The great spotted cuckoo is an insectivore, feeding mainly on large caterpillars which, remarkably, it will remove any hairs from before eating. It will also take other prey, including termites, moths and even small lizards (2).
As is typical of cuckoos, the great spotted cuckoo is a brood parasite. The female lays the eggs in the nests of another species, known as the ‘host’, and the young cuckoo is then raised by the host parents. Typical hosts include various species of crow and starling in Africa (3), with magpies being the principal host in Spain (2).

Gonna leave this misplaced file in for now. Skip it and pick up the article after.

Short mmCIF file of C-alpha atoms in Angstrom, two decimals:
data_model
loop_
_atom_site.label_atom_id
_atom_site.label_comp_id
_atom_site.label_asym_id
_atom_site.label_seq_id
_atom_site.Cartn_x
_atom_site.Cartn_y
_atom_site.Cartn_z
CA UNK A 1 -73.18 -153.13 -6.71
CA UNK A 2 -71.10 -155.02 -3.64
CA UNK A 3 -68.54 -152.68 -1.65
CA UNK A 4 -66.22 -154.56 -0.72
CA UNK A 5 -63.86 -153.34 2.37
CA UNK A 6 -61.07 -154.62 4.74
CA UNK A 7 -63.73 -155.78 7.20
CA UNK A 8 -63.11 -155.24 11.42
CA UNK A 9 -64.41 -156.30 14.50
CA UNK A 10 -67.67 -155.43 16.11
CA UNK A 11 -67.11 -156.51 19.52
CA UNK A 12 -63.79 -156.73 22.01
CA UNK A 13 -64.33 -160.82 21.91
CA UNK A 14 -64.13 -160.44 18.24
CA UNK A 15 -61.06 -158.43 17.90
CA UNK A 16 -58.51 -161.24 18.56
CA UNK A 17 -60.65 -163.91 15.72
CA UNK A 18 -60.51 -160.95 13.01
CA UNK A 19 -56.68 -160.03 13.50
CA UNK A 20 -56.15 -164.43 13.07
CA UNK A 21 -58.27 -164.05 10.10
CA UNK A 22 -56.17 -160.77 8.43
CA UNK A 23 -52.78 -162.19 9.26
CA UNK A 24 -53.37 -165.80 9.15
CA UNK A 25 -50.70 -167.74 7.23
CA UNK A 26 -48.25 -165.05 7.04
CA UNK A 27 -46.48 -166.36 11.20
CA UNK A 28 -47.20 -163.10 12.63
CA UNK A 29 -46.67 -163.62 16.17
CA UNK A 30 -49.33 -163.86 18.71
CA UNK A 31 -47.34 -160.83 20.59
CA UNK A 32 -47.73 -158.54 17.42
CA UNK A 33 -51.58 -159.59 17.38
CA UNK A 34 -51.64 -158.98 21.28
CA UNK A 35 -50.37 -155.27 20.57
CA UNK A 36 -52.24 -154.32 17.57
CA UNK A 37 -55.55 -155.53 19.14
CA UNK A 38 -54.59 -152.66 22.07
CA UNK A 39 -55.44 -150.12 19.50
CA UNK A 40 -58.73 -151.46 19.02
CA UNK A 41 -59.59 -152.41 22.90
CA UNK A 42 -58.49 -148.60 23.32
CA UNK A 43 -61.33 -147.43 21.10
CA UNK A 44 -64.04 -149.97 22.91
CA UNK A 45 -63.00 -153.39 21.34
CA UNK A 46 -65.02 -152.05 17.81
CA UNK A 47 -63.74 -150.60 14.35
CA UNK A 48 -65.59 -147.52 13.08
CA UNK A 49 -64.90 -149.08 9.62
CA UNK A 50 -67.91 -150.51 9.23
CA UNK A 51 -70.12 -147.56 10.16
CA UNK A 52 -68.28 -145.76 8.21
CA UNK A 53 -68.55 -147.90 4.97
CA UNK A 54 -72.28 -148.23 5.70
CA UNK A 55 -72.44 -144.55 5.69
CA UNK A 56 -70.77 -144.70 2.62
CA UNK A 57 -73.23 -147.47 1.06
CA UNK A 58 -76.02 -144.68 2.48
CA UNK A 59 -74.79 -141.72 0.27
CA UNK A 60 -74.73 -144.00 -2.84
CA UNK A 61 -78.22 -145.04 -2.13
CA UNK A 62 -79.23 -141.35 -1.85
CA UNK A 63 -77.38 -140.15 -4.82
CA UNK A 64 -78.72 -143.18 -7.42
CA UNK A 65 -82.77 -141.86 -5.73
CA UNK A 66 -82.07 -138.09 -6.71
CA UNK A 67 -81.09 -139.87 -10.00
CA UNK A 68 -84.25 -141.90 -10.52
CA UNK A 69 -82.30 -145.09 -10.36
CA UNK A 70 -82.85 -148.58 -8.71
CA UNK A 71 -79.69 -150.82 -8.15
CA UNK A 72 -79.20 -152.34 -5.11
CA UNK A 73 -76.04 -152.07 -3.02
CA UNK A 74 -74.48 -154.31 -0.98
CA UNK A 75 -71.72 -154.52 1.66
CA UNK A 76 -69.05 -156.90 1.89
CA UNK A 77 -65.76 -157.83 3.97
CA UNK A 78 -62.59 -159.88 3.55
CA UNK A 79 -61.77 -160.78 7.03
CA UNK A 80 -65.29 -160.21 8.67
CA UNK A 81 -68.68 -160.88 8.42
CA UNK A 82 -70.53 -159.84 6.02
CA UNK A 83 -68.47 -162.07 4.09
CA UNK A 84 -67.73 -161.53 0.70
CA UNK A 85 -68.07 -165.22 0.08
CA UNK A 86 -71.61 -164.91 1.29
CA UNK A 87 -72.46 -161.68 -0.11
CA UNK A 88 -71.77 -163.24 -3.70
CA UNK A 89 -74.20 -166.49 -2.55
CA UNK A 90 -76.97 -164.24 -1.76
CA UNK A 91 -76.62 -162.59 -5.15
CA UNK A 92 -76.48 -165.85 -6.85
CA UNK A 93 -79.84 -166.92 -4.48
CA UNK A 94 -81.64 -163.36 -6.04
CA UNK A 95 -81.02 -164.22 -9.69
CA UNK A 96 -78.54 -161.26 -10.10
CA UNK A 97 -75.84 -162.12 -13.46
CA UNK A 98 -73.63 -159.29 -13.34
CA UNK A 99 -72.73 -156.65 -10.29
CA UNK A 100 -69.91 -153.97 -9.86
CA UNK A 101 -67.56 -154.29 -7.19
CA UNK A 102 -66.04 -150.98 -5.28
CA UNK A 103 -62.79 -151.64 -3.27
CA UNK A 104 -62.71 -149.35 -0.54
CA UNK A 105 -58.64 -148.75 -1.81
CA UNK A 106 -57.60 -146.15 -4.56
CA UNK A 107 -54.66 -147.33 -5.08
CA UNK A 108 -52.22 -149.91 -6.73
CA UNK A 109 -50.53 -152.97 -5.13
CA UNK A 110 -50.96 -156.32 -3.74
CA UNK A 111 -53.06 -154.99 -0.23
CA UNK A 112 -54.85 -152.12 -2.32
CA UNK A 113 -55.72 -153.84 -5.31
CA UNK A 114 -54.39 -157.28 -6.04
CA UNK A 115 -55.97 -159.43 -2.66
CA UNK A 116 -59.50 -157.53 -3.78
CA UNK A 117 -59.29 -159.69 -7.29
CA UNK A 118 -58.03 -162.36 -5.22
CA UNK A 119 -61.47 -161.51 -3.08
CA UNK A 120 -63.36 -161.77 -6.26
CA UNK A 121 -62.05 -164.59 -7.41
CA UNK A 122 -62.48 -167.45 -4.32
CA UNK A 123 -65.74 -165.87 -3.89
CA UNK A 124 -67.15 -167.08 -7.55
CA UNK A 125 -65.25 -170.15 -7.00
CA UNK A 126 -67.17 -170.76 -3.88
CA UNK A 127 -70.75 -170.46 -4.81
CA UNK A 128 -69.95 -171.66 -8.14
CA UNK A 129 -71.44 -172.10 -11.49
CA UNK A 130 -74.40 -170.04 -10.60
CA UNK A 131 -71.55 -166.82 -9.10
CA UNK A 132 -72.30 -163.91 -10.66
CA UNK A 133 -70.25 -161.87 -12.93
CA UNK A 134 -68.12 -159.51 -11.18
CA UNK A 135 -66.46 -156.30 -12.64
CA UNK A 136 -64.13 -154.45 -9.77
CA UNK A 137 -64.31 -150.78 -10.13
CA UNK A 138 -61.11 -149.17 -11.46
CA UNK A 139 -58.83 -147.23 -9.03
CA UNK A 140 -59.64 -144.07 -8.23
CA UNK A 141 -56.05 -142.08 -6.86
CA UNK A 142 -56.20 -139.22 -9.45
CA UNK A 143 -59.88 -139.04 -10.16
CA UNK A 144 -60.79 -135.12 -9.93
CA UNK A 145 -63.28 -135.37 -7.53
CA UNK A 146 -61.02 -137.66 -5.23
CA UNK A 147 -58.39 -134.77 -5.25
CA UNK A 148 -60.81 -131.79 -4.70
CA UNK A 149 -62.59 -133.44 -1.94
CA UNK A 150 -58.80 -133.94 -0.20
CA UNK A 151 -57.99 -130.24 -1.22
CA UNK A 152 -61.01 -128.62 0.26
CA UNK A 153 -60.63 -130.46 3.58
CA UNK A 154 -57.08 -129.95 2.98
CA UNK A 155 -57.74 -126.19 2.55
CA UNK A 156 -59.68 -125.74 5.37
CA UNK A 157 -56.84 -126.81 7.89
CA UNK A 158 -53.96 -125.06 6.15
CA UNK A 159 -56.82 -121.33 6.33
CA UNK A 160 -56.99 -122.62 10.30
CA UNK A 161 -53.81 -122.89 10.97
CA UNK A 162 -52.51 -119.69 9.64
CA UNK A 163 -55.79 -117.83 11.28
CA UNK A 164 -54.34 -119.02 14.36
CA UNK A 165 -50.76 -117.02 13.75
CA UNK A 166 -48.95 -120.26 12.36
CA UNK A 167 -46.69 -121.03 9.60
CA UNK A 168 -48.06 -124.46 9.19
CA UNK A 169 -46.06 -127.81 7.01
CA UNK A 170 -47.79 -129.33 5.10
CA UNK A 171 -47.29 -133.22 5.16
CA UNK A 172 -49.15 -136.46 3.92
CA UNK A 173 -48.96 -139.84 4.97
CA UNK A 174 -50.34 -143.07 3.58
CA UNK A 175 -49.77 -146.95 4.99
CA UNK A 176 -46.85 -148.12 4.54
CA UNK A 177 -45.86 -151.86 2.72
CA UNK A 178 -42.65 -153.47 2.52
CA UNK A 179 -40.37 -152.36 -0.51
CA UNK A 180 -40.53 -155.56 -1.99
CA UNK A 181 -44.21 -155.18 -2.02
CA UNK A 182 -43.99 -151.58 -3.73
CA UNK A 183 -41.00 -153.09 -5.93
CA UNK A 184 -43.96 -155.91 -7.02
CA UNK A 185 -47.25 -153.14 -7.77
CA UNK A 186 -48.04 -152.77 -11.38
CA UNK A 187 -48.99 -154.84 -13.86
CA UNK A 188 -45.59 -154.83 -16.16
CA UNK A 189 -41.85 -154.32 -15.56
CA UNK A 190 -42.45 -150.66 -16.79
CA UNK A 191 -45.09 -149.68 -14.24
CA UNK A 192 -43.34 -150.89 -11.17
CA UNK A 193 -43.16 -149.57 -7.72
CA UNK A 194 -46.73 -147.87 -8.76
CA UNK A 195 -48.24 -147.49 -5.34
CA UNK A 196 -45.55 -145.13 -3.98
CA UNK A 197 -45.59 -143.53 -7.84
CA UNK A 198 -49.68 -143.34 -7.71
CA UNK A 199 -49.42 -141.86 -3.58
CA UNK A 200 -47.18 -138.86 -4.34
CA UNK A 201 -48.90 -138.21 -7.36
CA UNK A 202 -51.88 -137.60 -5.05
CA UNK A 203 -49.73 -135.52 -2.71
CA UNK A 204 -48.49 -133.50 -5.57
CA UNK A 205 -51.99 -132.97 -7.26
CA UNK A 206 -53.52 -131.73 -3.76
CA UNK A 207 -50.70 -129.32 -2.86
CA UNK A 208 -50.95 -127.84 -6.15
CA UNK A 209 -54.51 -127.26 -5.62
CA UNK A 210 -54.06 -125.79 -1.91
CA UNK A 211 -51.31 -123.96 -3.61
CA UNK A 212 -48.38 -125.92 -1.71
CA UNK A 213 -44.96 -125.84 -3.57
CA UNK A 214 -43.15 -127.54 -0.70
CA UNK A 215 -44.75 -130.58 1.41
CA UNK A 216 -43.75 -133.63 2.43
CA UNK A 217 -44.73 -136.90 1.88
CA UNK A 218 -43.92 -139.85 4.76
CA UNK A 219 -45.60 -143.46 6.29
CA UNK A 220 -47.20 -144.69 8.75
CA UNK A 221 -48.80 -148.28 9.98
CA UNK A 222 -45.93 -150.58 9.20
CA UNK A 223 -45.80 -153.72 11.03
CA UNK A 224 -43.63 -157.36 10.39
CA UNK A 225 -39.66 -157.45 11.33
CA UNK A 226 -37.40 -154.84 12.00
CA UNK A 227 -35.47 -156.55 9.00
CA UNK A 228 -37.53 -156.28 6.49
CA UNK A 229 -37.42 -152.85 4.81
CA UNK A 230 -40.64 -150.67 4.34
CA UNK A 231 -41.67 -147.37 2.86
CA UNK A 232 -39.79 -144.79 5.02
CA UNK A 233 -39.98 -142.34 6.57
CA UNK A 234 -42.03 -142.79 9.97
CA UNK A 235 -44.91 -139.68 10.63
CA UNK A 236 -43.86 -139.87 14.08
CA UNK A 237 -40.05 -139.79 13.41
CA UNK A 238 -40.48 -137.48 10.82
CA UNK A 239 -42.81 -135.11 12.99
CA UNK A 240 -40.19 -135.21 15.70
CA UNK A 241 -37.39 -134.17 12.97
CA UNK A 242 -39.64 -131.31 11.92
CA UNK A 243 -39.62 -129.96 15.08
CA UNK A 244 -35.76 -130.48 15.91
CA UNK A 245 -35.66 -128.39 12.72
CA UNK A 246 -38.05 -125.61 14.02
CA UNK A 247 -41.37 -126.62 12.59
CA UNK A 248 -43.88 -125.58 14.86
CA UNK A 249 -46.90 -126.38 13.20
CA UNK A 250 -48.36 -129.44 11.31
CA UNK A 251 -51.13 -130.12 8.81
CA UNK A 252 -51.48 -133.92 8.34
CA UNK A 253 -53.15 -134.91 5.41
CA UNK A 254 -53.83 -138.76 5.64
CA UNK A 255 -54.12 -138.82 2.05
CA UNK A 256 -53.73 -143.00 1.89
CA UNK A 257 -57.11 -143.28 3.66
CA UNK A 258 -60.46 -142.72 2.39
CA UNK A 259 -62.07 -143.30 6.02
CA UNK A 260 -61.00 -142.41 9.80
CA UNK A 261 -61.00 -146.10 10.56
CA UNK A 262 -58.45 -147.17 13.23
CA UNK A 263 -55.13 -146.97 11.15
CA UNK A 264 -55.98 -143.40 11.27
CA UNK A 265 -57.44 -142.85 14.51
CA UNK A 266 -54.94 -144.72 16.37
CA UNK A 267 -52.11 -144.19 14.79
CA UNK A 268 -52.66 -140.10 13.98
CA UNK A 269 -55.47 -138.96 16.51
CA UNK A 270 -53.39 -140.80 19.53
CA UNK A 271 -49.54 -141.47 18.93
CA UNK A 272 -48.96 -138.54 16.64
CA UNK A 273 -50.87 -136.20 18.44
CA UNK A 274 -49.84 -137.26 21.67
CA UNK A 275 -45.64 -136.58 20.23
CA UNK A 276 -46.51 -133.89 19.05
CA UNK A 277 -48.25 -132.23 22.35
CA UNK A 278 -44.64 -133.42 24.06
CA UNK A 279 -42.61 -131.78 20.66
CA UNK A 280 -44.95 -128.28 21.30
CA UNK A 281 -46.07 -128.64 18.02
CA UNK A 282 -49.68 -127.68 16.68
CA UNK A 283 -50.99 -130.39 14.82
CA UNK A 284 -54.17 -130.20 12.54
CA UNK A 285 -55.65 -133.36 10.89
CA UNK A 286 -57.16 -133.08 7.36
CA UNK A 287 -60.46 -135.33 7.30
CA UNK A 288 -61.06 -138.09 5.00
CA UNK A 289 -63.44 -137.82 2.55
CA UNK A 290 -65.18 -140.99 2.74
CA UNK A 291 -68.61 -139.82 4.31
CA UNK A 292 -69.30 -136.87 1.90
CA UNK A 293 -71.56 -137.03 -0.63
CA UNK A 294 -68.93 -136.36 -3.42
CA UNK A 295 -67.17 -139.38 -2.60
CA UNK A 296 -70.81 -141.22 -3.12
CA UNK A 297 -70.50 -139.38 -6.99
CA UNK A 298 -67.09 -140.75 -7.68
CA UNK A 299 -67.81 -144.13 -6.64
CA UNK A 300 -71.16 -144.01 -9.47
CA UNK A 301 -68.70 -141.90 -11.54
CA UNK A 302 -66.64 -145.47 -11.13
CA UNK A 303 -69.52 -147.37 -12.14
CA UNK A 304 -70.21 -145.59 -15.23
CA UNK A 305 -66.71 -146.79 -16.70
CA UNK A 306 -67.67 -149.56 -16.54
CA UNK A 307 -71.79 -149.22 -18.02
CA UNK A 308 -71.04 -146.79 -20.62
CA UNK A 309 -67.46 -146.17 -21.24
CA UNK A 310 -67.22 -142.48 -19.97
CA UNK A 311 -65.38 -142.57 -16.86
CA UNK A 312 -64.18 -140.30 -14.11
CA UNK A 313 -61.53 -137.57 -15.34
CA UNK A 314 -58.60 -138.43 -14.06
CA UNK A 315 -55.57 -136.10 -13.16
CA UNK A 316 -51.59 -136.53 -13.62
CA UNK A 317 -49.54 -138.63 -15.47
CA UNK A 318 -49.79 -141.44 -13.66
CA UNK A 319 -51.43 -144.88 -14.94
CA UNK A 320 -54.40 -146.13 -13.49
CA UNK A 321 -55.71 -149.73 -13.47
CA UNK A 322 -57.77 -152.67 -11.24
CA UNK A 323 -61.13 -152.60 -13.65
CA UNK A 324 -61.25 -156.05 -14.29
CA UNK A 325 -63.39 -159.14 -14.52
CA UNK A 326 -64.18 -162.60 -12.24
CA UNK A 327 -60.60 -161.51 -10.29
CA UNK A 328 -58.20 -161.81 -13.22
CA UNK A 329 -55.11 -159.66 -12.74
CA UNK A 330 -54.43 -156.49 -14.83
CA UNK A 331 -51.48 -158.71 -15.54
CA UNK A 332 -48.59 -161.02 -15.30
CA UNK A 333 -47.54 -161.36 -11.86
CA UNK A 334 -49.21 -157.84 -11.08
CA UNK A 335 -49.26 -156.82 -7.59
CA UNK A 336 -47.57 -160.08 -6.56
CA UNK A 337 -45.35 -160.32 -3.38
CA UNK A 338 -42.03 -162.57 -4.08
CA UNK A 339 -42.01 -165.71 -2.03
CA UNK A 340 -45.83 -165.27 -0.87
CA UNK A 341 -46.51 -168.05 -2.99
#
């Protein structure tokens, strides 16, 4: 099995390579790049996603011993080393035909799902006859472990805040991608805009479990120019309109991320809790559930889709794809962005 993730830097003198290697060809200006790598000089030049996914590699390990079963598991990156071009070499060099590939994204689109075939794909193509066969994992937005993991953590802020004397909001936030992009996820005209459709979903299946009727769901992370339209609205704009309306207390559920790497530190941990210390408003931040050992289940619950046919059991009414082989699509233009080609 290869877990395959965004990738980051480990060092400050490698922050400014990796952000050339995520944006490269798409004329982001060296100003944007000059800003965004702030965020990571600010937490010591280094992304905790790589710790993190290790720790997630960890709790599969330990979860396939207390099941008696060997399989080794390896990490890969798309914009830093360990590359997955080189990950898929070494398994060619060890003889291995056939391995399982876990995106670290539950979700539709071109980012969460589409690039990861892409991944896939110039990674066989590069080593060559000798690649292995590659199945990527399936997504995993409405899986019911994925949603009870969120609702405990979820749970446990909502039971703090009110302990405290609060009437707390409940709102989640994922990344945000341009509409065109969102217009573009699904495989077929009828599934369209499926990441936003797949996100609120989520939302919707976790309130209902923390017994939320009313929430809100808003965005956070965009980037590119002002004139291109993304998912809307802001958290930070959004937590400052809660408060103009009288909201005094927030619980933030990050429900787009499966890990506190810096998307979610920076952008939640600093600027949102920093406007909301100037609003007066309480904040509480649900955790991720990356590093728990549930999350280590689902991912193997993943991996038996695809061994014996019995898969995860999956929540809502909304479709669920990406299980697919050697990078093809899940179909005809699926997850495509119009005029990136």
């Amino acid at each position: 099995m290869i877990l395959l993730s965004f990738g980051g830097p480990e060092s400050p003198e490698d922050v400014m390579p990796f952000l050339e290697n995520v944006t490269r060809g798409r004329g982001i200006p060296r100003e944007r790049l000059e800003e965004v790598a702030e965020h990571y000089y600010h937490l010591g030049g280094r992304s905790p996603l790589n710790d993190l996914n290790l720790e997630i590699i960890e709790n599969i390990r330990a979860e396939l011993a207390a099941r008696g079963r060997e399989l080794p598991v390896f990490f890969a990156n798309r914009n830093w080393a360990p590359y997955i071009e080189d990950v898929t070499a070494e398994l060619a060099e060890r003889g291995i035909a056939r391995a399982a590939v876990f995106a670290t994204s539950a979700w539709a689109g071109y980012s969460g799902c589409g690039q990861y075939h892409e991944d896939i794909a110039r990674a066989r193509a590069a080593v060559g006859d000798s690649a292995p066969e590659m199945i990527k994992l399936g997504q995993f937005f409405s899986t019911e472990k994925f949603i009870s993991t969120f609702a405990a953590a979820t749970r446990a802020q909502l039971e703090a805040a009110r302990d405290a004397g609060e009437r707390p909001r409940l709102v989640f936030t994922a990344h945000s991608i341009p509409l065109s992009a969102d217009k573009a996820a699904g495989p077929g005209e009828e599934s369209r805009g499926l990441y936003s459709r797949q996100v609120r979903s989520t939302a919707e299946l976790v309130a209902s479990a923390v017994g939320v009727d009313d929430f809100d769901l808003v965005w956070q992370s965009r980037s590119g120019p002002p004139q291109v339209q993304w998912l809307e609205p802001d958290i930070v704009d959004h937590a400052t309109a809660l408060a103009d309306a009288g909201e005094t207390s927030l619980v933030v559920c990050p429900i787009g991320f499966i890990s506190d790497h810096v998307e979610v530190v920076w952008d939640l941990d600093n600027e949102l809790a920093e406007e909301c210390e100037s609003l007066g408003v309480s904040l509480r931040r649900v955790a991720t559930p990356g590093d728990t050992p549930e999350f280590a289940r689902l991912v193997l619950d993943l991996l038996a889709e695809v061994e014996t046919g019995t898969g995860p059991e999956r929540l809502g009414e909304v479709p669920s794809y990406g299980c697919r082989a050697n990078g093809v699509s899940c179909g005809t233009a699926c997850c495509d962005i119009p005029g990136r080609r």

The female cuckoo adds one to six eggs to the host’s nest (3), which then hatch before the eggs of the host, giving the cuckoo chicks a head start. The hatchling cuckoo does not evict the other eggs or hatchlings from the nest, but competes with them for food, making begging calls similar to the host’s own chicks. The demanding cuckoo fledges after about 22 days, but is still fed by its foster parents for up to 59 days afterwards. The host receives no benefit from this relationship (2).